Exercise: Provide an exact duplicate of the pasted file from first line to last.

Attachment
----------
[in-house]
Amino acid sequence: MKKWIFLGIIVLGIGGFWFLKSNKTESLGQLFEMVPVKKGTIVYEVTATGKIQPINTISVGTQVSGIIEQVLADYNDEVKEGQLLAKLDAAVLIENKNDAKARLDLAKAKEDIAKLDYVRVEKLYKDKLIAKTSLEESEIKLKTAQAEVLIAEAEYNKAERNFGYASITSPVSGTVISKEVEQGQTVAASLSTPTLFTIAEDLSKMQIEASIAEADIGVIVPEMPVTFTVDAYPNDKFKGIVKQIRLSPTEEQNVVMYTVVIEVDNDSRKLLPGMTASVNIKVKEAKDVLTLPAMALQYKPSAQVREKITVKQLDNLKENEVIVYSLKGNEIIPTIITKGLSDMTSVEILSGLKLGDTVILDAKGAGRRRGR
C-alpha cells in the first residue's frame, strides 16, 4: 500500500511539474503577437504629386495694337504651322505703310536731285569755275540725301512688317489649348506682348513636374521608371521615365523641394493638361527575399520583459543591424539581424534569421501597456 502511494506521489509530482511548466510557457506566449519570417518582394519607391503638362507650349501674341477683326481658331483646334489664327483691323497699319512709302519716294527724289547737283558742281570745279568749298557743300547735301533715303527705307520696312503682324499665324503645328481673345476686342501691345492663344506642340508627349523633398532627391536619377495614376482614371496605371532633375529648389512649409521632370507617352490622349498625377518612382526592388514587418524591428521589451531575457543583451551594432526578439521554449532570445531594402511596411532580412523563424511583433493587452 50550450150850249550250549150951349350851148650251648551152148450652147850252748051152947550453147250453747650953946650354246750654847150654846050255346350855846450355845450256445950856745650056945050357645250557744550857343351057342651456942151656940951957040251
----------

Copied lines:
[in-house]
Amino acid sequence: MKKWIFLGIIVLGIGGFWFLKSNKTESLGQLFEMVPVKKGTIVYEVTATGKIQPINTISVGTQVSGIIEQVLADYNDEVKEGQLLAKLDAAVLIENKNDAKARLDLAKAKEDIAKLDYVRVEKLYKDKLIAKTSLEESEIKLKTAQAEVLIAEAEYNKAERNFGYASITSPVSGTVISKEVEQGQTVAASLSTPTLFTIAEDLSKMQIEASIAEADIGVIVPEMPVTFTVDAYPNDKFKGIVKQIRLSPTEEQNVVMYTVVIEVDNDSRKLLPGMTASVNIKVKEAKDVLTLPAMALQYKPSAQVREKITVKQLDNLKENEVIVYSLKGNEIIPTIITKGLSDMTSVEILSGLKLGDTVILDAKGAGRRRGR
C-alpha cells in the first residue's frame, strides 16, 4: 500500500511539474503577437504629386495694337504651322505703310536731285569755275540725301512688317489649348506682348513636374521608371521615365523641394493638361527575399520583459543591424539581424534569421501597456 502511494506521489509530482511548466510557457506566449519570417518582394519607391503638362507650349501674341477683326481658331483646334489664327483691323497699319512709302519716294527724289547737283558742281570745279568749298557743300547735301533715303527705307520696312503682324499665324503645328481673345476686342501691345492663344506642340508627349523633398532627391536619377495614376482614371496605371532633375529648389512649409521632370507617352490622349498625377518612382526592388514587418524591428521589451531575457543583451551594432526578439521554449532570445531594402511596411532580412523563424511583433493587452 50550450150850249550250549150951349350851148650251648551152148450652147850252748051152947550453147250453747650953946650354246750654847150654846050255346350855846450355845450256445950856745650056945050357645250557744550857343351057342651456942151656940951957040251